4 Key Components of Cloud Native Monitoring

Cloud-native monitoring uses four key components, providing complete visibility of your modern application and its infrastructure. Each element contributes to creating insights that enhance the health and performance of your app.

These components are:

Metrics: Metrics are quantitative, time series data points representing the system’s performance, like CPU usage, memory utilization, and response times. Tracking metrics is most helpful for real-time monitoring. It is crucial in detecting anomalies, optimizing resource usage, and addressing potential risks.

Logs: Logs are records of every event and activity within a system. These records offer detailed information about what happened at a specific time. Analyzing logs helps you understand application behavior, identify errors, and resolve issues.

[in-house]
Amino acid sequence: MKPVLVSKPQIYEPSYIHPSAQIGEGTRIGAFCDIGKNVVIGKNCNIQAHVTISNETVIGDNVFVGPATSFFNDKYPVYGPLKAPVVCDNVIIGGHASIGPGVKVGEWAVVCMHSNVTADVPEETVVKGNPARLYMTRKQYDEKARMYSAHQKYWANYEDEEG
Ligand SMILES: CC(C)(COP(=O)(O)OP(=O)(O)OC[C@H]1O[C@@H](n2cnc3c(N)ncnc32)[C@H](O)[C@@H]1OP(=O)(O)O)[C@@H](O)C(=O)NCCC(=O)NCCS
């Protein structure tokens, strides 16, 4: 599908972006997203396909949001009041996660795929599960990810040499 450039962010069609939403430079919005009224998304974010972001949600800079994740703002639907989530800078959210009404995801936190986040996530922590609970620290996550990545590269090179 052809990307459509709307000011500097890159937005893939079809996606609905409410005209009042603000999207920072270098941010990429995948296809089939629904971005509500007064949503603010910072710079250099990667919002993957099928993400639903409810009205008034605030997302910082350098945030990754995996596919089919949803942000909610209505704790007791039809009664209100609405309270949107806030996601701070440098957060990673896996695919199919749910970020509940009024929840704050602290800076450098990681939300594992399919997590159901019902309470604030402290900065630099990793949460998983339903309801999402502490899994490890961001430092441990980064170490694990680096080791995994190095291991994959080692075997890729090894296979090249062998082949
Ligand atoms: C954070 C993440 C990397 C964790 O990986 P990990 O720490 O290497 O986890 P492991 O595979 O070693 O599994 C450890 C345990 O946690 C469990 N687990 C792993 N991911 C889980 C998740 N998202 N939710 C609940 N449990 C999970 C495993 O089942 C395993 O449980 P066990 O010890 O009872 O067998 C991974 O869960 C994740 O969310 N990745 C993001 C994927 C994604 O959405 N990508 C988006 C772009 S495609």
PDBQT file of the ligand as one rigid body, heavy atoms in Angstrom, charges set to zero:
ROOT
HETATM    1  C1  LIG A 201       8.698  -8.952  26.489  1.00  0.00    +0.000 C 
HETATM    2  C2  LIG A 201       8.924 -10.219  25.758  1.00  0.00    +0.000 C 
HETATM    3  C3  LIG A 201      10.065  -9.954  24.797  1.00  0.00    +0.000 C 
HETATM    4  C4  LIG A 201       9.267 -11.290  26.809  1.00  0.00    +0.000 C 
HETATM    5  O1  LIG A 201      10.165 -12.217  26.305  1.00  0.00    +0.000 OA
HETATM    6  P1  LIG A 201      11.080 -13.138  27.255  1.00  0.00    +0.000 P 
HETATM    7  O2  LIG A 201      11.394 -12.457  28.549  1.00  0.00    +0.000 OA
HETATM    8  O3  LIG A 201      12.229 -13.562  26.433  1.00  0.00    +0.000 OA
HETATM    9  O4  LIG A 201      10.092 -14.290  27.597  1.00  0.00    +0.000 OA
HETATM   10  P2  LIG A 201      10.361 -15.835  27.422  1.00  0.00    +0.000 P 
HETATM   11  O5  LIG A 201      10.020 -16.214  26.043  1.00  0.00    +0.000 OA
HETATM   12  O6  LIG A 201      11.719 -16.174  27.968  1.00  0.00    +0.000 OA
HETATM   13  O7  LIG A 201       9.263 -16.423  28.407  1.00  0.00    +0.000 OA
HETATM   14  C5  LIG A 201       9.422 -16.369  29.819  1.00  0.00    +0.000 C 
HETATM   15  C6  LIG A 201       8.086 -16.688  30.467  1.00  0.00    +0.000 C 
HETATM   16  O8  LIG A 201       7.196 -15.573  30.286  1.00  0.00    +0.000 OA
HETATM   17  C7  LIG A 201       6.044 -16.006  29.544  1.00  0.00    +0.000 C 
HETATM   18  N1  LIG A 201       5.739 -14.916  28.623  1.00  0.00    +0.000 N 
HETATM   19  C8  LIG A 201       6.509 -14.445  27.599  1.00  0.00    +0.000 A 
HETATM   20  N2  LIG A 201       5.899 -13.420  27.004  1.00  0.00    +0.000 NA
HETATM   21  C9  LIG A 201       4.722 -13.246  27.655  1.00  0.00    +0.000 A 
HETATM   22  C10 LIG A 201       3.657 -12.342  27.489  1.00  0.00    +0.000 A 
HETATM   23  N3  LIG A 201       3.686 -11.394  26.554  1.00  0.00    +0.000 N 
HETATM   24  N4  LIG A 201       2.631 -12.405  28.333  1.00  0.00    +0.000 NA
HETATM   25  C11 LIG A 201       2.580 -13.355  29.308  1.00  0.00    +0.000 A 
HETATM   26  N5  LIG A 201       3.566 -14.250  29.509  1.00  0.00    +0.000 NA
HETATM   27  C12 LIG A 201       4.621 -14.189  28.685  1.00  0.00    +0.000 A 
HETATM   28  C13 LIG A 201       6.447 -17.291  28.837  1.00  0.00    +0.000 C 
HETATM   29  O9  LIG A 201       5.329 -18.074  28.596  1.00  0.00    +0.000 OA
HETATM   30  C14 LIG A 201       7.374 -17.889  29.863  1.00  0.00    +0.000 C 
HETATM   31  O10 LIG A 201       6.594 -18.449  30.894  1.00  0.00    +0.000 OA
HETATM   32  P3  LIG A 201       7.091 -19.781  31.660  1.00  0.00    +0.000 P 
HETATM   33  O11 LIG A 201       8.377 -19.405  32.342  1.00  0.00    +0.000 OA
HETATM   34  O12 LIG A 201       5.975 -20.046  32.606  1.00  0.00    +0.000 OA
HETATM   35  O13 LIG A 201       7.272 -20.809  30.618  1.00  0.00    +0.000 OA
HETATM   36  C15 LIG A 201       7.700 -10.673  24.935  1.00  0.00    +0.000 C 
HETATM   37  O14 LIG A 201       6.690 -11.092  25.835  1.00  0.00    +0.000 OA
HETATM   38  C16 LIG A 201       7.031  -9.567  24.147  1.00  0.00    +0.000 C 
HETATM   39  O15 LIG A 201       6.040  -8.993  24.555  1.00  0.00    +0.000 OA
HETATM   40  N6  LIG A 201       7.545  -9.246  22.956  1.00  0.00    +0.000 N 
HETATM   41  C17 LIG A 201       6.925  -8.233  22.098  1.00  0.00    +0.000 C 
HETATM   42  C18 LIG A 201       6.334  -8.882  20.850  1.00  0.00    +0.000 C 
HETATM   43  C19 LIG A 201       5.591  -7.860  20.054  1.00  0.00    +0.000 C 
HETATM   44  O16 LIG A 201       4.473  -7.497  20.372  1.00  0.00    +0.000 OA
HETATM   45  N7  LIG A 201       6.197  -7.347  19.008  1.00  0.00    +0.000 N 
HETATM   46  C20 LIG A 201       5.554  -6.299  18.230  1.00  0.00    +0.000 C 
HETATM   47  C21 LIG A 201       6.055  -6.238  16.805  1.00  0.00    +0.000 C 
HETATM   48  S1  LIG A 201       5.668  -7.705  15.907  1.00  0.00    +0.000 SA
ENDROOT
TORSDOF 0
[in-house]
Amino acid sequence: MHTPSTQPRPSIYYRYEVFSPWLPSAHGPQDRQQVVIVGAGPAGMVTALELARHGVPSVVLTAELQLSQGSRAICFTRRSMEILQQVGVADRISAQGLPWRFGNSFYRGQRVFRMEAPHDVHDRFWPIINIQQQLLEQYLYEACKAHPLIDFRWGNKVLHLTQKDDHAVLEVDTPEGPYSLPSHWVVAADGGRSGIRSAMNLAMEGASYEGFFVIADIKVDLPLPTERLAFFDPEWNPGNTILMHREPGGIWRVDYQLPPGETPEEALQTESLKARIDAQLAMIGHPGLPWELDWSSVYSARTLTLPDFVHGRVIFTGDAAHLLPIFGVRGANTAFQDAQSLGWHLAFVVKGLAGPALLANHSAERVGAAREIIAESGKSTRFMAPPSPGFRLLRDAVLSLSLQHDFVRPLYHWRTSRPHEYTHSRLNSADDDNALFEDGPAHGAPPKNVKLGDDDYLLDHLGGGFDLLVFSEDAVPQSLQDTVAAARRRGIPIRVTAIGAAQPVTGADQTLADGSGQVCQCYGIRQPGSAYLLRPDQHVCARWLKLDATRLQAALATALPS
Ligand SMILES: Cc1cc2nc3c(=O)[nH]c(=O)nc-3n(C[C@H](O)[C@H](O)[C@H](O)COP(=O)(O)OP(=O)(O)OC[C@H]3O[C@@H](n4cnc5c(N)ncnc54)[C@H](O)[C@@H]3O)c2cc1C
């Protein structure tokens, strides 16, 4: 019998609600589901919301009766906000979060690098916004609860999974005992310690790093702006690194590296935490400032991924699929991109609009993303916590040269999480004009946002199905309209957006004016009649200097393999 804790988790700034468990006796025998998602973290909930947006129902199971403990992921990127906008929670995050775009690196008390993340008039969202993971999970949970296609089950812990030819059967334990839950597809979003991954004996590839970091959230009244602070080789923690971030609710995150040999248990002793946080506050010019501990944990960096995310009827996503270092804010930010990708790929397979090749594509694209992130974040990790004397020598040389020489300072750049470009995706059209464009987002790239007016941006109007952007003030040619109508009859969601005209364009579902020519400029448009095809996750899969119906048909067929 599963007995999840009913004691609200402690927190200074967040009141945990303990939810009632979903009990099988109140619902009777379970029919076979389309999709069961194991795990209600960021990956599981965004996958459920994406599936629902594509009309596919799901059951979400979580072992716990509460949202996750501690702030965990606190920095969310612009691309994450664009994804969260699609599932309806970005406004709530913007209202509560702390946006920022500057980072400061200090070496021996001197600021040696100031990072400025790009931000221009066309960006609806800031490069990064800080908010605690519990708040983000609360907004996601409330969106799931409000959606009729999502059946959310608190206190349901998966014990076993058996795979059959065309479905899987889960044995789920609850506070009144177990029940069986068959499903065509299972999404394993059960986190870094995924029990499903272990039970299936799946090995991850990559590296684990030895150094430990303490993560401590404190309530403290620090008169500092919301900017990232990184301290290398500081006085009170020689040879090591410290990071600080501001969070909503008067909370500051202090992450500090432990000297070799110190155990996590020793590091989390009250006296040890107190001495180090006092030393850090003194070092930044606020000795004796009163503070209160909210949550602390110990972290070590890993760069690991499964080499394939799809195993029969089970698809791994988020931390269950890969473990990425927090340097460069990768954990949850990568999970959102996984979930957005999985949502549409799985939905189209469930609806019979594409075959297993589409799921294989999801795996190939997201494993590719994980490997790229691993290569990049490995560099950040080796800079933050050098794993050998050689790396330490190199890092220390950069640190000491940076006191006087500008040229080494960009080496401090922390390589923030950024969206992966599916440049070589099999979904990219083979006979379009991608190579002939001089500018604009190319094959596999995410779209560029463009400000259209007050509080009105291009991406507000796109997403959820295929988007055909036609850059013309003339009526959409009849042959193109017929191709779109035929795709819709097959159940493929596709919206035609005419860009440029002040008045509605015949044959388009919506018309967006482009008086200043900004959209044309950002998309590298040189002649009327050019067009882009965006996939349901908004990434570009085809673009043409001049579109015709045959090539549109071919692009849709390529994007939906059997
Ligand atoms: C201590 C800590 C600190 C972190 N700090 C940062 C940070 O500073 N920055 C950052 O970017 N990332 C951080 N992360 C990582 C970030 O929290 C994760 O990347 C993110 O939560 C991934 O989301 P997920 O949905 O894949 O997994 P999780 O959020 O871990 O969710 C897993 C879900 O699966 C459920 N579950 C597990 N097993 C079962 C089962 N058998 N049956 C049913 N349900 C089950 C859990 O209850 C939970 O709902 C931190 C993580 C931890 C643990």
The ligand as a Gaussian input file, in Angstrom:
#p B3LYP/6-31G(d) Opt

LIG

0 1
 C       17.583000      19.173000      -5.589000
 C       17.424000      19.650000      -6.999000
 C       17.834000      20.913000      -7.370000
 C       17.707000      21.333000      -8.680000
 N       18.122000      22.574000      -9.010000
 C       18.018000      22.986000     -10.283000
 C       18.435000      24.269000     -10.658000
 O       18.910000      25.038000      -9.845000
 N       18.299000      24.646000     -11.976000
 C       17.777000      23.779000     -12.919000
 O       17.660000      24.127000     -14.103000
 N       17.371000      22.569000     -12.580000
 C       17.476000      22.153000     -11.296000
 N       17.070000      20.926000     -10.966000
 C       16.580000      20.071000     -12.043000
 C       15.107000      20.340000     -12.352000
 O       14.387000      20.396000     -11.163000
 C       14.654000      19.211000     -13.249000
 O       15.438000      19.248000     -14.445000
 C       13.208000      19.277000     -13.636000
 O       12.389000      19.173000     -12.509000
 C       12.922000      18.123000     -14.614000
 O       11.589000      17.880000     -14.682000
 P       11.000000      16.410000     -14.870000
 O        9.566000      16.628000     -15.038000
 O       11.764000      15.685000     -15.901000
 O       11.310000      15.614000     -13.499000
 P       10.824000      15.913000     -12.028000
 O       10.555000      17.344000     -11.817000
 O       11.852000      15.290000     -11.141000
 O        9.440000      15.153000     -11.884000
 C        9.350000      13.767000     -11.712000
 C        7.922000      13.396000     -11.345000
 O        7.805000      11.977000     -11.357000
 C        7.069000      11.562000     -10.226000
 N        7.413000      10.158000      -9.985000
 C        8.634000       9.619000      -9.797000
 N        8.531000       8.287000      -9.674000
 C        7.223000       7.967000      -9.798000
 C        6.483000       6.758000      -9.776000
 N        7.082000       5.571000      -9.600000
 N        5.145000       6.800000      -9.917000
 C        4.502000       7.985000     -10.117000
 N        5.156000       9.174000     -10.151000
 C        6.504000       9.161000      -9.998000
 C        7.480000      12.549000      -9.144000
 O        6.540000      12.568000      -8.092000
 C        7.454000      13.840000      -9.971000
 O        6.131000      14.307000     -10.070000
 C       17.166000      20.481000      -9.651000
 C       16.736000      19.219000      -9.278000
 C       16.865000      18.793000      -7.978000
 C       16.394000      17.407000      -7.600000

Tracing: Tracing pertains to monitoring the flow of requests and transactions as they move through the components of a distributed system. Understanding the path of requests helps spot performance issues and improve overall system efficiency.

Alerts: Alerts are notifications that appear when specific conditions are met, indicating a potential issue. Users set them up to fire when telemetry deviates from the expected behavior. These notifications enable faster responses to any issues affecting users or operations.

Pro Tip

Nearly 50% of your log data might be low-value. If you want to improve efficiency and reduce observability costs, removing data with little to no quantifiable value is a must.

Check out the article below to know how you can decrease costs by over 30%:

What are Cloud Native Applications?

Cloud-native applications refer to software designed and built to prioritize scalability, resilience, and flexibility in the cloud environment. They typically make use of a microservices architecture, allowing easy updates and maintenance.

Popular examples of cloud-native applications are Netflix, Airbnb, and Spotify. These applications harness the capabilities of the cloud efficiently.